Financial Disclosure: None reported.

Funding/Support: This study was supported by the National Institutes of Health and the Eunice Kennedy Shriver NICHD and Children's Research Center of Michigan (CRCM).

Role of the Sponsor: The National Institutes of Health and the Eunice Kennedy Shriver NICHD provided grant support for the Neonatal Research Network's PCV-7 Study. The agencies provided overall oversight for study conduct but all data analyses and interpretation were independent of the funding agencies. The CRCM, Detroit, Michigan, provided funding for the nasopharyngeal swab cultures and compensation for nurse coordinators' time.

Additional Information: Data collected at participating Neonatal Research Network sites were transmitted to Research Triangle Institute International, the data coordinating center for the Neonatal Research Network, which stored, managed, and analyzed the data for this study. Serotyping of pneumococcal isolates was performed in the Streptococcus Laboratory at the Centers for Disease Control and Prevention.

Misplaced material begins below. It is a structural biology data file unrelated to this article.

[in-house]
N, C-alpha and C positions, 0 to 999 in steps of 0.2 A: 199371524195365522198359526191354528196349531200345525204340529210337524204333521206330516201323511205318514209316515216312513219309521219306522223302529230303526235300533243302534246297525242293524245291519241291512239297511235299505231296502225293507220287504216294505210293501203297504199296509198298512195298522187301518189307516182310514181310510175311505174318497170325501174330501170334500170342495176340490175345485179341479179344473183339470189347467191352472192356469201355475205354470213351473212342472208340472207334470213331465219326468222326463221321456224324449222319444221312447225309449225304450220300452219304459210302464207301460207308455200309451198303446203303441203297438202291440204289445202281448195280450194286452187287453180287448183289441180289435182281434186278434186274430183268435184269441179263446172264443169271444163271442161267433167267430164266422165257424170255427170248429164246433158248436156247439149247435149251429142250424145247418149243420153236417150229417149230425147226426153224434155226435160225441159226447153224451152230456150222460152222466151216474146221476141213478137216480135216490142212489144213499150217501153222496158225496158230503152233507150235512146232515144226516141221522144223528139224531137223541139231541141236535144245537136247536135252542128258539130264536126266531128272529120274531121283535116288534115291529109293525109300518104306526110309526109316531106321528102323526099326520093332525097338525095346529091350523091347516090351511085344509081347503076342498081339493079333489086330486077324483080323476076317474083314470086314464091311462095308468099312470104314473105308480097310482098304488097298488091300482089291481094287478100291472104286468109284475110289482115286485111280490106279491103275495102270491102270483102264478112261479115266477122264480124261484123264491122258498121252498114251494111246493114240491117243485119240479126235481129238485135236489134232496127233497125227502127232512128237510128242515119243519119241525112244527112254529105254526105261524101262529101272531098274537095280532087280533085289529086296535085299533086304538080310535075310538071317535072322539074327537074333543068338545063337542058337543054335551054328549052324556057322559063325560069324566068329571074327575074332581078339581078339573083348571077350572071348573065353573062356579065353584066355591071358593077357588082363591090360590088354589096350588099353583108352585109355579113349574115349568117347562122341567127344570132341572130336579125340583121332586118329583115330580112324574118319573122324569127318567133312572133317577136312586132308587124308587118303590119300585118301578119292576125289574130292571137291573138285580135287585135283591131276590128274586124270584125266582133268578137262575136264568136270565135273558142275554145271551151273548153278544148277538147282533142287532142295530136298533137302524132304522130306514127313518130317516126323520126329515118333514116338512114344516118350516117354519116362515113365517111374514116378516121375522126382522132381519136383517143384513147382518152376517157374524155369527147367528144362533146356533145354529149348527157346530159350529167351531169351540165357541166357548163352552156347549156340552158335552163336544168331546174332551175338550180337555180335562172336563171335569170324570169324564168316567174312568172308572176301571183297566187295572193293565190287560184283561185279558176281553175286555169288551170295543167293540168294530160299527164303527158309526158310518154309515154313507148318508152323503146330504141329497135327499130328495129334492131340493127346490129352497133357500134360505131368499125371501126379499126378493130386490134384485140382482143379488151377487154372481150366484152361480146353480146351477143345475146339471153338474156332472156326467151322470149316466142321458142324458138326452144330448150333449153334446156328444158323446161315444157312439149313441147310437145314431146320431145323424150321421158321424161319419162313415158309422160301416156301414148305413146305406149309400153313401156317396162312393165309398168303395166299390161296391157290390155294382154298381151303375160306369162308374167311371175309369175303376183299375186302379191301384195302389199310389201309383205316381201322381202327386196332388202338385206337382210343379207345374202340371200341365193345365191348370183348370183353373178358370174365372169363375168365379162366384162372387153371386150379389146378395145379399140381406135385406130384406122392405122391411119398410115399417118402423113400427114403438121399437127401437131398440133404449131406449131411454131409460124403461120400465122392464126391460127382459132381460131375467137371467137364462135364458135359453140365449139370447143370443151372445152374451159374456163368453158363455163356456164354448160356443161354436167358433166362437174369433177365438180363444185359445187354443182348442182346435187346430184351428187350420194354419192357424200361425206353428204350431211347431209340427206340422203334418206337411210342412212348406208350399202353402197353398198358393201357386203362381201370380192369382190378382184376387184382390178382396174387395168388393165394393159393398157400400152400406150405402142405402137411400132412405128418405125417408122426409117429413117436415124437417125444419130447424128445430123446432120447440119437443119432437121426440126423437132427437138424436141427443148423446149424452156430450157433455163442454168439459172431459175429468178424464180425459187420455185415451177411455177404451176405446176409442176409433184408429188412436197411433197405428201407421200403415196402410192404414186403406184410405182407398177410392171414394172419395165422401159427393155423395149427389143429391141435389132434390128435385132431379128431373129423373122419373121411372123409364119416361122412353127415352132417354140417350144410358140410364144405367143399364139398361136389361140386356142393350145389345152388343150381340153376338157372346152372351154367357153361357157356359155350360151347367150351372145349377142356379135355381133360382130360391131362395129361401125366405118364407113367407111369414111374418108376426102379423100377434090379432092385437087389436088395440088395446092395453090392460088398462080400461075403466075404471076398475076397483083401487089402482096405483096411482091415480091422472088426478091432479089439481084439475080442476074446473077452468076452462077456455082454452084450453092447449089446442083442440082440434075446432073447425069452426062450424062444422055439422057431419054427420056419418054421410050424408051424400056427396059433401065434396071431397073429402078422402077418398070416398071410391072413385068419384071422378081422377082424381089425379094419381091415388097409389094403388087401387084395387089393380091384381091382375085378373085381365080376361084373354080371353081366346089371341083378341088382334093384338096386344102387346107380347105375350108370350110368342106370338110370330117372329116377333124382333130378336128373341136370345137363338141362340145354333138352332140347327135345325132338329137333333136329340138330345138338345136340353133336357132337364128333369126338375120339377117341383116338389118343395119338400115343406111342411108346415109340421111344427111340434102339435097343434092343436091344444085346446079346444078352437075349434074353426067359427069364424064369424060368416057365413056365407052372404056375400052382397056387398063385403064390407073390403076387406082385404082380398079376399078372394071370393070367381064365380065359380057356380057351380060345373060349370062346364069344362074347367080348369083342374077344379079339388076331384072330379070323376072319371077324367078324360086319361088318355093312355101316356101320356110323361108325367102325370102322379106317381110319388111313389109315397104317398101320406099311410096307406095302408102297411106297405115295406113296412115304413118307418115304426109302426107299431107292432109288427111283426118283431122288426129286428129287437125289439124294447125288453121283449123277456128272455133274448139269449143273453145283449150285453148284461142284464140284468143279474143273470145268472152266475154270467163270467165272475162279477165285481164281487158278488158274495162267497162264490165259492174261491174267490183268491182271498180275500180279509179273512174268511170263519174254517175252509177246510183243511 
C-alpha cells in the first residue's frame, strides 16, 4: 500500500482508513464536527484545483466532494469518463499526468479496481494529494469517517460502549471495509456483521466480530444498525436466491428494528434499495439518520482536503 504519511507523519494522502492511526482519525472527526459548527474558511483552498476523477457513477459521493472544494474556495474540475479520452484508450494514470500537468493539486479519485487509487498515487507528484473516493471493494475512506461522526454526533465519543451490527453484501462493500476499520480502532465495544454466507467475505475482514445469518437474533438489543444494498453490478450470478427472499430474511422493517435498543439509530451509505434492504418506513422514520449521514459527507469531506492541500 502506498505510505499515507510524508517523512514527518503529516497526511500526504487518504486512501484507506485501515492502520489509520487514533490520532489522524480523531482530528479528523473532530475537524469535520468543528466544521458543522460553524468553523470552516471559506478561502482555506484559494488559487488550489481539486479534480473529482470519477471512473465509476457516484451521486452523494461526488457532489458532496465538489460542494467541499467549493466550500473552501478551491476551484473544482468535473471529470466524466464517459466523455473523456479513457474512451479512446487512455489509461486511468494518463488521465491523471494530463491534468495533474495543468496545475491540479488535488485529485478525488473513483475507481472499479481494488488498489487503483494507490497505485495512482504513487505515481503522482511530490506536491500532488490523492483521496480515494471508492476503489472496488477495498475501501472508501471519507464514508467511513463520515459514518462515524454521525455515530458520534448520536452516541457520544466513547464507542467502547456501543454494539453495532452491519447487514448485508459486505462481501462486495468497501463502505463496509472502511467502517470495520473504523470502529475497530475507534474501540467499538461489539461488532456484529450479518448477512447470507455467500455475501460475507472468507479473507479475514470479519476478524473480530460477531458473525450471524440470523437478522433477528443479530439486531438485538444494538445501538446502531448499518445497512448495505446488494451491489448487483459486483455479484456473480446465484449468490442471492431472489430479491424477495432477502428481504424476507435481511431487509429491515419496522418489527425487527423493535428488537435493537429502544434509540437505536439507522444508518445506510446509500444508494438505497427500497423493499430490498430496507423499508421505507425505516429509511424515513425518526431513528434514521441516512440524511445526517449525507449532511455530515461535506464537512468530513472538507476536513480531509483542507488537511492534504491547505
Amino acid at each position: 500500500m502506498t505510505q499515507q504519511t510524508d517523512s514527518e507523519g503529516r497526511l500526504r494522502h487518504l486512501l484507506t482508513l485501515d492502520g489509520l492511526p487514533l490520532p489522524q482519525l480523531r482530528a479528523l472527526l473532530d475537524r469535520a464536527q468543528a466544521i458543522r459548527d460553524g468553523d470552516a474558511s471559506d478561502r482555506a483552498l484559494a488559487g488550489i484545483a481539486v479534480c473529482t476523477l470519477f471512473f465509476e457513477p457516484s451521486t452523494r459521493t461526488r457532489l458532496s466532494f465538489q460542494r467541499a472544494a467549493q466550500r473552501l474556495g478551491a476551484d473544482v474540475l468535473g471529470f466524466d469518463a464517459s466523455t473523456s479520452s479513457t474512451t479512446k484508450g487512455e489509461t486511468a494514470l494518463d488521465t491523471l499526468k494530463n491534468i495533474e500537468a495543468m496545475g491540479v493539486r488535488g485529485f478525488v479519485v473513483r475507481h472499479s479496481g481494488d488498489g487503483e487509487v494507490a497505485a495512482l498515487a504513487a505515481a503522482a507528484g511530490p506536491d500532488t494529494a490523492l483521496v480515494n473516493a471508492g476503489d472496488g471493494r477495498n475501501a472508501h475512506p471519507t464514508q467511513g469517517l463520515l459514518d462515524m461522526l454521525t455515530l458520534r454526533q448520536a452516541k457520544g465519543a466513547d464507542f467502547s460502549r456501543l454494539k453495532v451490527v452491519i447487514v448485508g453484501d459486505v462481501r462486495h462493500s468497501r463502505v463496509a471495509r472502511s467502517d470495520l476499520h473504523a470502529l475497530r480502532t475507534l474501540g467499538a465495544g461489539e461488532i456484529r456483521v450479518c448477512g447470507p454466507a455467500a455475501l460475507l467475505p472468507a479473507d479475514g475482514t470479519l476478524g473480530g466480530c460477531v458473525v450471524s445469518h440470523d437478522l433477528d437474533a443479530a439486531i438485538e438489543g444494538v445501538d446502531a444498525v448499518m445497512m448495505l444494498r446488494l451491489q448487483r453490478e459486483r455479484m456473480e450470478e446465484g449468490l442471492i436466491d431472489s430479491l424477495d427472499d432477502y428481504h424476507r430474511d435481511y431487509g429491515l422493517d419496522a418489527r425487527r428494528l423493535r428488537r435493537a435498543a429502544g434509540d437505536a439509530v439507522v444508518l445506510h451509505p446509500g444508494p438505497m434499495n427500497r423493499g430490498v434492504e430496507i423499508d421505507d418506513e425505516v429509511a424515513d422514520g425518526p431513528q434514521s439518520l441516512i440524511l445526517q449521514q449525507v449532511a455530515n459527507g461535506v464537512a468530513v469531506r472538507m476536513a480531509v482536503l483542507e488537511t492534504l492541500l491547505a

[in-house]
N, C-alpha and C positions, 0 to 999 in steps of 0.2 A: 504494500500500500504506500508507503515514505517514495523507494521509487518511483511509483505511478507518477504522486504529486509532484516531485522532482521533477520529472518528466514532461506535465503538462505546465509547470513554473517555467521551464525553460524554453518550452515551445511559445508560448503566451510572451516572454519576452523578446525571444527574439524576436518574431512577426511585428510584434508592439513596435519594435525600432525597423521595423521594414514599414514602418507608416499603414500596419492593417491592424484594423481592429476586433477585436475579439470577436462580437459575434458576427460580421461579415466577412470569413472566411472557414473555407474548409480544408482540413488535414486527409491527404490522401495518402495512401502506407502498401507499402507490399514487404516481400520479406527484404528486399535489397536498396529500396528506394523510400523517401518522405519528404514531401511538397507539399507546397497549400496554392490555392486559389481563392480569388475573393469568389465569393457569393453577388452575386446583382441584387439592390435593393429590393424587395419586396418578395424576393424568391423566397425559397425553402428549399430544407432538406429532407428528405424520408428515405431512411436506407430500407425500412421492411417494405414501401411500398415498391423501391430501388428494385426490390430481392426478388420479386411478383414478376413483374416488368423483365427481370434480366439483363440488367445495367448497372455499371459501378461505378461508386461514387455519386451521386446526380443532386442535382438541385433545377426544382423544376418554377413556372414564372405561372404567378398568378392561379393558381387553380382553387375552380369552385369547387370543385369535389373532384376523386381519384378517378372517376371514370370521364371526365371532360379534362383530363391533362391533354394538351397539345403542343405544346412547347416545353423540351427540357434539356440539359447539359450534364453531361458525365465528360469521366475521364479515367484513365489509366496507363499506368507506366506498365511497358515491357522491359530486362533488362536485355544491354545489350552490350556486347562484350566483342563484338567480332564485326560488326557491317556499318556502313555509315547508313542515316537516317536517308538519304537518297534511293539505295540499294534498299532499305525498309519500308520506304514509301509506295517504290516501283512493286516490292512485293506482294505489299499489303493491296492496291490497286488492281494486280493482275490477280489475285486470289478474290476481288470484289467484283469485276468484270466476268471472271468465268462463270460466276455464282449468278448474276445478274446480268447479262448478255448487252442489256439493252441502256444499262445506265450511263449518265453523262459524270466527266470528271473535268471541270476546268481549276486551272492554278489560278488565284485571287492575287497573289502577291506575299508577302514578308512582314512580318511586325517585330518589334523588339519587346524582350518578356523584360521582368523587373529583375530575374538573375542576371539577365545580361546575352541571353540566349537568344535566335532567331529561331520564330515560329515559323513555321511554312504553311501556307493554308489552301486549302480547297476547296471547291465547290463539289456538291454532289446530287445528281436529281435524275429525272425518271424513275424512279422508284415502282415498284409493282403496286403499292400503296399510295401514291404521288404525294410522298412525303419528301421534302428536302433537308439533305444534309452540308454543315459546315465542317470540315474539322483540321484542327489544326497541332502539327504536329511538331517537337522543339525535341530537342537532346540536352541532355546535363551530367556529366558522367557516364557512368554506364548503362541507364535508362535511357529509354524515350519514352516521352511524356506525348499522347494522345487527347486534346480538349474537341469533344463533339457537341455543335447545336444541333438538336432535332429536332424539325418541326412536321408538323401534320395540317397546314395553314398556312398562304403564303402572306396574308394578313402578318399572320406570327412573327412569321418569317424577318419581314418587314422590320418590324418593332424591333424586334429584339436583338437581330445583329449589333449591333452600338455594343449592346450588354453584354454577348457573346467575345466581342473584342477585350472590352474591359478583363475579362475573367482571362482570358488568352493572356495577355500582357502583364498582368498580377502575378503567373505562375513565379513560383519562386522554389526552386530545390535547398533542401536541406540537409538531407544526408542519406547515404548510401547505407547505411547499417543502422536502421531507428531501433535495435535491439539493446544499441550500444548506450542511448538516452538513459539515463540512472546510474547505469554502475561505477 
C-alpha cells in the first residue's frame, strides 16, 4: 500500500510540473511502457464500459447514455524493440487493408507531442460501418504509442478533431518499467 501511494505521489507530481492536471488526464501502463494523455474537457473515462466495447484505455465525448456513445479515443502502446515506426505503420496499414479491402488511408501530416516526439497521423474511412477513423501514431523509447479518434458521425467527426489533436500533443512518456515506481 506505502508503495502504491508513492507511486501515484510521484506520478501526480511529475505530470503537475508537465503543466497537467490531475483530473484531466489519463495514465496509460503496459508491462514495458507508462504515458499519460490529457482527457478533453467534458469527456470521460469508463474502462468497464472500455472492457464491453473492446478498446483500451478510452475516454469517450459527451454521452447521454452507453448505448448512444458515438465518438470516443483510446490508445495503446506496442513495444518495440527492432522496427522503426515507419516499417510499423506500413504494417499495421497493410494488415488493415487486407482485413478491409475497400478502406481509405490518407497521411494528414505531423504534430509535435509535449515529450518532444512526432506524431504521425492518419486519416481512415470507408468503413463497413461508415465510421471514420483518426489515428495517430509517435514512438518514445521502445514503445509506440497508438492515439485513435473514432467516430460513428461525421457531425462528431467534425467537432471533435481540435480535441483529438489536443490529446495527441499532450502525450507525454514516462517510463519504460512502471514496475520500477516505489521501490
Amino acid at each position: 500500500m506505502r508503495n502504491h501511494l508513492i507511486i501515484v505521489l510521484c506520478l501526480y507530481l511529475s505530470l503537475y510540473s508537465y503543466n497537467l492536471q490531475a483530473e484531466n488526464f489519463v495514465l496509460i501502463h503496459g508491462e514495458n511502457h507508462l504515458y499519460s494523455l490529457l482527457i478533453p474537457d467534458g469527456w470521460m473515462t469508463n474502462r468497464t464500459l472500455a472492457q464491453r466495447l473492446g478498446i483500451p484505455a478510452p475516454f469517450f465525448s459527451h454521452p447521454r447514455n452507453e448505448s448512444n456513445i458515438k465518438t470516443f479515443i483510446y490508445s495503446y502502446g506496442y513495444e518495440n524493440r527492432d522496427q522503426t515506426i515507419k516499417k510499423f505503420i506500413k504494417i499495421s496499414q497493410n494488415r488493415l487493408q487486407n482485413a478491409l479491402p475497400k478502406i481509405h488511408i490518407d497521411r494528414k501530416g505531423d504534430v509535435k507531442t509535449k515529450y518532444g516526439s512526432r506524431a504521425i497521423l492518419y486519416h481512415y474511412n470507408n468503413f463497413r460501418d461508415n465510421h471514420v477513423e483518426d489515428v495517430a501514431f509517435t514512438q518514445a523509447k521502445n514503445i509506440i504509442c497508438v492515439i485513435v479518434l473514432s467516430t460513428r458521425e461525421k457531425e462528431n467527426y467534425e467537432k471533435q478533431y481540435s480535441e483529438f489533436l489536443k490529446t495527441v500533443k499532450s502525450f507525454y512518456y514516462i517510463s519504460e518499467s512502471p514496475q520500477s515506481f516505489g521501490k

Additional Contributions: We are indebted to our medical and nursing colleagues and the infants and their parents who agreed to take part in this study. We thank Cynthia G. Whitney, MD, MPH, and Bernard Beall, PhD, Respiratory Diseases Branch, Centers for Disease Control and Prevention, Atlanta, Georgia, for their assistance; Theresa Painter, MA, MT, and Christine Wollenweber, MT, Detroit Medical Center University Laboratory, Wayne State University for their assistance in processing nasopharyngeal specimens for culture, storage, and shipment; and William Lyman, PhD, Director of the CRCM, Detroit, Michigan, for his support.